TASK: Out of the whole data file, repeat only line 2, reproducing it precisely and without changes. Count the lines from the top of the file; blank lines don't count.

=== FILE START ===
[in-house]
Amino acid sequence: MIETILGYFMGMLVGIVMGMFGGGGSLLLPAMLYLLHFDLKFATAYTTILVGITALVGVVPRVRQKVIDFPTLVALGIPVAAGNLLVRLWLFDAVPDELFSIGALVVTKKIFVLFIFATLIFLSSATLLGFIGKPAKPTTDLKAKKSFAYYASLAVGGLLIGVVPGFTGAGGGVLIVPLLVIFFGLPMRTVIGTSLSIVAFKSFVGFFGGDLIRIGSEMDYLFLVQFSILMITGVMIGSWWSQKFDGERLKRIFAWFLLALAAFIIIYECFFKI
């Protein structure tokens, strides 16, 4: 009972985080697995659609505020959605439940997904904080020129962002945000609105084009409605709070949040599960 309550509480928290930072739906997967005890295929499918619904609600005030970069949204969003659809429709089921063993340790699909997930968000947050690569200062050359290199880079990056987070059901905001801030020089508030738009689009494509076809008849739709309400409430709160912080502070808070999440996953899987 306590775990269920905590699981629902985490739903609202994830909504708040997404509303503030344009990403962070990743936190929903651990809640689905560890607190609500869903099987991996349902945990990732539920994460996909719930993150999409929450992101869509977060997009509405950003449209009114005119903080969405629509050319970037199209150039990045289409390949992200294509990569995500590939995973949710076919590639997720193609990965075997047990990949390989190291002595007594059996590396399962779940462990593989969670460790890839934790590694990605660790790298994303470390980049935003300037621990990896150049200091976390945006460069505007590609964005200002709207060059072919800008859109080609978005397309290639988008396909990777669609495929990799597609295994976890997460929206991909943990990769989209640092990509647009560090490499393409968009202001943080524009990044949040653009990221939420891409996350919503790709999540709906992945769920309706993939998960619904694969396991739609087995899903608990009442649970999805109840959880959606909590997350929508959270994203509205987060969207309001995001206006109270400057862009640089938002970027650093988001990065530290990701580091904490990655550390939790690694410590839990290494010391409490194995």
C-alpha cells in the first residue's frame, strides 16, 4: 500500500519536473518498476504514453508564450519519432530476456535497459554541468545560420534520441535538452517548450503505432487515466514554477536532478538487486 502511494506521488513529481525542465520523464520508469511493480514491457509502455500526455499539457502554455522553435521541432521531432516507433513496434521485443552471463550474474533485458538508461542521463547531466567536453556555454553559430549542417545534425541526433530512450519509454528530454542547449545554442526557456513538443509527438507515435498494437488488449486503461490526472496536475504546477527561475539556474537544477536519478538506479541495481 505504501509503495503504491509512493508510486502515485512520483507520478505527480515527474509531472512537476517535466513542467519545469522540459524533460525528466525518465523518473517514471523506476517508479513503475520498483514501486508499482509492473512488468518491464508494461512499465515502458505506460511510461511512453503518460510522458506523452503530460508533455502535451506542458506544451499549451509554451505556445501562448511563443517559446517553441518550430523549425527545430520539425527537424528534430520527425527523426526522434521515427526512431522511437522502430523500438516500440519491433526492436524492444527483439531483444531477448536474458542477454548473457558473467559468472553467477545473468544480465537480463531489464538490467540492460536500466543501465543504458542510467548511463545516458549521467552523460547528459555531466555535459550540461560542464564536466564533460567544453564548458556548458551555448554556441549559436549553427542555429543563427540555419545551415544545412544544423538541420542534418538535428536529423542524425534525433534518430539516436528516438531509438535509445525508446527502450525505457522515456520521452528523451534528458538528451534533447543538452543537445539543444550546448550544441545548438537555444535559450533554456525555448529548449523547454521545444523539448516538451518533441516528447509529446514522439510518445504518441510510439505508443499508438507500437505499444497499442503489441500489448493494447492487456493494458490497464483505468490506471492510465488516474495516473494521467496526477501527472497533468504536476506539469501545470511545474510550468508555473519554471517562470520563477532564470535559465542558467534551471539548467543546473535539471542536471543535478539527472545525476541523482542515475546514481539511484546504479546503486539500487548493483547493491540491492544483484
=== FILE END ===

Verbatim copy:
Amino acid sequence: MIETILGYFMGMLVGIVMGMFGGGGSLLLPAMLYLLHFDLKFATAYTTILVGITALVGVVPRVRQKVIDFPTLVALGIPVAAGNLLVRLWLFDAVPDELFSIGALVVTKKIFVLFIFATLIFLSSATLLGFIGKPAKPTTDLKAKKSFAYYASLAVGGLLIGVVPGFTGAGGGVLIVPLLVIFFGLPMRTVIGTSLSIVAFKSFVGFFGGDLIRIGSEMDYLFLVQFSILMITGVMIGSWWSQKFDGERLKRIFAWFLLALAAFIIIYECFFKI